Weitzman News

Posted February 10, 2021
  • Students Paul Germaine McCoy and Matthew Kohman redesigned the Trinity and United States Realty Buildings. Their project imagined the building as a space that would receive consumer items that are bought and then returned through online retail services like Amazon. Piles of discarded chairs take on a fur-like texture from a distance, McCoy says. “Design doesn’t always have to be this totally encapsulating thing, but rather something that infects the building, and then changes the way you look at it.” Credit: Paul Germaine McCoy, Matthew Kohman

  • “An array of steel chutes disregards the preciousness of the existing stone articulation on the south facade, setting up multiple openings through which drones deliver the returned objects,” McCoy says in a video submitted alongside the design. The charge was to maintain some aspect of the existing building while reframing its purpose after the Financial District has been emptied. “We have to allow the residue of these events to have some renewal or redemption,” McCoy says. “How are we as a culture going to try again when we don’t have this reminder?” Credit: Paul Germaine McCoy, Matthew Kohman

  • Calli Katzelnick and Glenn Godfrey reimagined the American Stock Exchange building. Their design incorporated an existing “pit” where brokers worked as a pharmaceutical research lab. The lab draws samples from a large-scale aquarium and terrarium that are meant to grow wild, without human interference. “What happens when these buildings are no longer occupied? The nonhuman factor of the use of buildings was something that intrigued me,” Godfrey says. “The empty part of it makes you think: How can you refill this with something that’s not so anthropocentric? How can we serve a nonhuman force/” Credit: Calli Katzelnick, Glen Godfrey

  • Students selected objects associated with their buildings to guide the redesign. In the case of the American Stock Exchange, Katzelnick and Godfrey narrowed in on a series of pneumatic tubes that were used to transport materials through the building decades ago. “We wanted to use that as that connecting force in our building,” Katzelnick says. Credit: Calli Katzelnick, Glen Godfrey

  • “‘Empty Architecture’ may then become the ground zero for a different kind of city, one shedding its past ideologies and fully embracing the present with an eye toward the future,” Kolatan wrote on the syllabus. “The physical desertion and emptying out of buildings and streets echo the conceptual void created by the seemingly indestructible alliance of capital and technology with its various machinations.” Credit: Yang Yang, Yiding Wang

The “Empty Architecture” of the COVID-19 City

Last spring, as COVID-19 was shutting down office buildings and storefronts around the country, Associate Professor of Architecture Ferda Kolatan spent a lot of time walking around New York, where he lives, and thinking about how the pandemic could permanently alter the architecture of the city.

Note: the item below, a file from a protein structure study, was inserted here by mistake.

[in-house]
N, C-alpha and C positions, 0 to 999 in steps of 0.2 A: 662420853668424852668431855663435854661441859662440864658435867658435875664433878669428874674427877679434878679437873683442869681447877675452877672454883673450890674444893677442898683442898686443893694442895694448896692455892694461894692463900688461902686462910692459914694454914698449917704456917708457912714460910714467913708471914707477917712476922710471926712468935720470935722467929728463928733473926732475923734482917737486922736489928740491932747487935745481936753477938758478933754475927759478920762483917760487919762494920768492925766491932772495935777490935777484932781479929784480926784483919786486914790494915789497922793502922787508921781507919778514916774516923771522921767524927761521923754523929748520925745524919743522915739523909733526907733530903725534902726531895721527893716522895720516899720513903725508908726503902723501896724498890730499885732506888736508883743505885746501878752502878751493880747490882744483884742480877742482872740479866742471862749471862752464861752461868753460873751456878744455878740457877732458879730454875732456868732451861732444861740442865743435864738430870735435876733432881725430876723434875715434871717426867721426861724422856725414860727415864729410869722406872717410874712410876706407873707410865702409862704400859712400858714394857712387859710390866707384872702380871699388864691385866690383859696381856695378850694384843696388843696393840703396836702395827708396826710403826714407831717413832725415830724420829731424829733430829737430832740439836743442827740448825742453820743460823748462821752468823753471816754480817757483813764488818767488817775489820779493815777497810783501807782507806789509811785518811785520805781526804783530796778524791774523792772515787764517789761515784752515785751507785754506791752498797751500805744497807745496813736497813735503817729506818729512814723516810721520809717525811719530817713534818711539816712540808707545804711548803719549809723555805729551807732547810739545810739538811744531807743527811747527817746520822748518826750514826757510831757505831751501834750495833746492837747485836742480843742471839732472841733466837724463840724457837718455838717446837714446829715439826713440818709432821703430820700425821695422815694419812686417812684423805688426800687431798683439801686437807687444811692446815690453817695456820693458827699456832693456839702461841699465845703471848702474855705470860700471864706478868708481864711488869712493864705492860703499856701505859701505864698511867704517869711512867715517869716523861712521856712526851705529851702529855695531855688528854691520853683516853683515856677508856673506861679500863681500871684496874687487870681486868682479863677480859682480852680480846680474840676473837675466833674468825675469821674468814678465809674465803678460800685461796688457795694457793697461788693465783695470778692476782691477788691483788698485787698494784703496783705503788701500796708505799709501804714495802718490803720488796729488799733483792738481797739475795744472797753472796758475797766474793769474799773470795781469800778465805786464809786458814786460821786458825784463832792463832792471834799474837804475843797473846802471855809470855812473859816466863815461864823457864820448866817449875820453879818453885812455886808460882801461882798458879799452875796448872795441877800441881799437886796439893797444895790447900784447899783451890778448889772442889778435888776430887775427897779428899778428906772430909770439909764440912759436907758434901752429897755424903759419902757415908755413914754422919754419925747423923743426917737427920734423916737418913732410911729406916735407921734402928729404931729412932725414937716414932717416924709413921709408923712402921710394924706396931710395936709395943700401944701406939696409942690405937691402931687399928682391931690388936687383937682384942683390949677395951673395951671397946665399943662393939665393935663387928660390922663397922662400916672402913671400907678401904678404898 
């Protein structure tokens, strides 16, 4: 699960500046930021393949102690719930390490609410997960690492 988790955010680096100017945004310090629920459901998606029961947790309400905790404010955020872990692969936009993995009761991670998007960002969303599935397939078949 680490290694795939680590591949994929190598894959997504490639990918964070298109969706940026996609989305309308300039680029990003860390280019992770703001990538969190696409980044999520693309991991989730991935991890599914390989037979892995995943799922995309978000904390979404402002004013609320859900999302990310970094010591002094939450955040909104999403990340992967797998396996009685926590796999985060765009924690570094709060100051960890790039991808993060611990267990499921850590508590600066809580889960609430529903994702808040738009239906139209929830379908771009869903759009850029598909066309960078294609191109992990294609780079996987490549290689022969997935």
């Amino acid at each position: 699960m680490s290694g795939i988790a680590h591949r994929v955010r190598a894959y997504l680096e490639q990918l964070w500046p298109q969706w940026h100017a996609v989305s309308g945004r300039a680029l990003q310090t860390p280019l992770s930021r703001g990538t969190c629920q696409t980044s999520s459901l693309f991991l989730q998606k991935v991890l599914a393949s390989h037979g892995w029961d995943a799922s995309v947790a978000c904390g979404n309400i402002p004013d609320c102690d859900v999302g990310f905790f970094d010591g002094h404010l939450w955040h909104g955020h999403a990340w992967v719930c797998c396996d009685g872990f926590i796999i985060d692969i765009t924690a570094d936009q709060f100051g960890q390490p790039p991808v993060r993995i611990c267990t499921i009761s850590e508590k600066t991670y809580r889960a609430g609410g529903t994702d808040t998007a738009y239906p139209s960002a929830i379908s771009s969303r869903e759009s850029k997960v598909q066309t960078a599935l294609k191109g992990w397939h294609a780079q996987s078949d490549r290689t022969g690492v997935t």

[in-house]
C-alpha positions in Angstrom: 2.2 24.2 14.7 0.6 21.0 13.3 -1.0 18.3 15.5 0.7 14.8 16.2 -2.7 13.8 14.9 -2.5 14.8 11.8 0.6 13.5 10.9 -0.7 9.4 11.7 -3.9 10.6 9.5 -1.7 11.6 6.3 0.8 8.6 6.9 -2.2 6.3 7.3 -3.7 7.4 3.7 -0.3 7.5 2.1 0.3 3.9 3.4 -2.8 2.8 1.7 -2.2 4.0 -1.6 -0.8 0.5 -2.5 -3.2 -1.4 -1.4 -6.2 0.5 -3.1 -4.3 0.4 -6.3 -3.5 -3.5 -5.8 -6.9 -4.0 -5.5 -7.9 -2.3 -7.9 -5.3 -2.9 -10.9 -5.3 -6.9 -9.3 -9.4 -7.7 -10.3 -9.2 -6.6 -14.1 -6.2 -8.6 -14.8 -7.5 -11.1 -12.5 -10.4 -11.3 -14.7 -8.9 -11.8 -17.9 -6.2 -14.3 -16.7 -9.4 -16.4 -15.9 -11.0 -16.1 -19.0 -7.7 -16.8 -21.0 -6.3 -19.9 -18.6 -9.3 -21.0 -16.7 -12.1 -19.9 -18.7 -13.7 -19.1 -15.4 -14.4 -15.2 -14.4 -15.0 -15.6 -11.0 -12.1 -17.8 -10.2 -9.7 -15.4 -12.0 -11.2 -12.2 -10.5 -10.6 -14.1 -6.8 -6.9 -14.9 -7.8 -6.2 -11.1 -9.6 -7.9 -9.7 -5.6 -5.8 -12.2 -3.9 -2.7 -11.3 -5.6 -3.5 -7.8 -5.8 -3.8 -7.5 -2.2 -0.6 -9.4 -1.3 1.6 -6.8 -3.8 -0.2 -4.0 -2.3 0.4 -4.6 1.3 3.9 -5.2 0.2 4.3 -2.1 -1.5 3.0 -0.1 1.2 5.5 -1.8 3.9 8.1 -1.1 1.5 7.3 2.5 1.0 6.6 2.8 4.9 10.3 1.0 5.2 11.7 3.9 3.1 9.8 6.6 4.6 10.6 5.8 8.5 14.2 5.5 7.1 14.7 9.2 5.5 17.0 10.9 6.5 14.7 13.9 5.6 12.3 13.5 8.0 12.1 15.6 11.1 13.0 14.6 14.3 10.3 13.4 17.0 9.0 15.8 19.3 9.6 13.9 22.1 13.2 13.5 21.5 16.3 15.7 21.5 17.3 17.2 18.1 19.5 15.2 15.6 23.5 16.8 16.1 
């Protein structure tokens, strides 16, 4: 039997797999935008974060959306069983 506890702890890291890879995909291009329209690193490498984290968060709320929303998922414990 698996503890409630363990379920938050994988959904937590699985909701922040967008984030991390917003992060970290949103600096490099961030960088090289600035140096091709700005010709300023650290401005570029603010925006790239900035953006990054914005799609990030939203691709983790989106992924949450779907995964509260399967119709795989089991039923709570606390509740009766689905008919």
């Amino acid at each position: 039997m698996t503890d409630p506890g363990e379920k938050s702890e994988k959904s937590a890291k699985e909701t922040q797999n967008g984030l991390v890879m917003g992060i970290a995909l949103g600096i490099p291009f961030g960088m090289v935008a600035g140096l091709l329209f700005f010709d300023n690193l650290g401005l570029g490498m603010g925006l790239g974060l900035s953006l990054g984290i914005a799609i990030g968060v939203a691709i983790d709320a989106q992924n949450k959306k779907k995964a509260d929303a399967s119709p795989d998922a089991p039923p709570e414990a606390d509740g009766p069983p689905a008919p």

“The emptiness was striking,” he says.

Kolatan began paying particular attention to a handful of buildings in Lower Manhattan’s Financial District, built between the Gilded Age and the Great Depression, which he says were “a heralding call for a sort of cutthroat capitalist agenda.” They included a series of historic landmarks: The Equitable Building, the Chamber of Commerce, the Standard Oil Building, the American Stock Exchange. He decided to reorganize his fall studio for third-year architecture students around the challenge of imagining a future for those buildings that neither demolished them nor preserved them in amber. The studio, part of a series focused on hybridized forms of architecture and urbanism that Kolatan has led at the Weitzman School, was called “Empty Architecture.”

“The question I pose to my students is, what can we do with these buildings that are now literally and figuratively emptied out?” Kolatan says. “Literally in the sense that COVID has forced the inhabitants out of the buildings, thus creating an opportunity to radically reinvent their program, and figuratively in the sense that these once iconic buildings have become hollow monuments for a capitalist ideology that has failed to benefit all of society. The twin events of 2020, COVID and Black Lives Matter, have brought this condition dramatically to the fore.”

Inspired by the sci-fi eeriness of the empty buildings, Kolatan and his teaching assistant, Caleb Ehly, instructed students to rethink their use and design. The Financial District symbolizes a particularly anthropocentric impulse in American culture, Kolatan says. So he asked students to design not for “conventional human occupation,” but instead to privilege “nonhuman factors and their agencies and aesthetics,” as he wrote on the syllabus. “[The buildings] may be altered, subtracted from, and added to, but some original features still need to impact the new designs,” he wrote.

Students spent the semester working in pairs to reimagine New York’s iconic financial buildings for non-human use. The prompt inspired students to explore a specific object associated with the existing building to guide a rethinking of its design. As Paul Germaine McCoy, a third-year architecture student in the course, says, “How do you empty out a building of certain ideas and how do you fill it with new ideas?”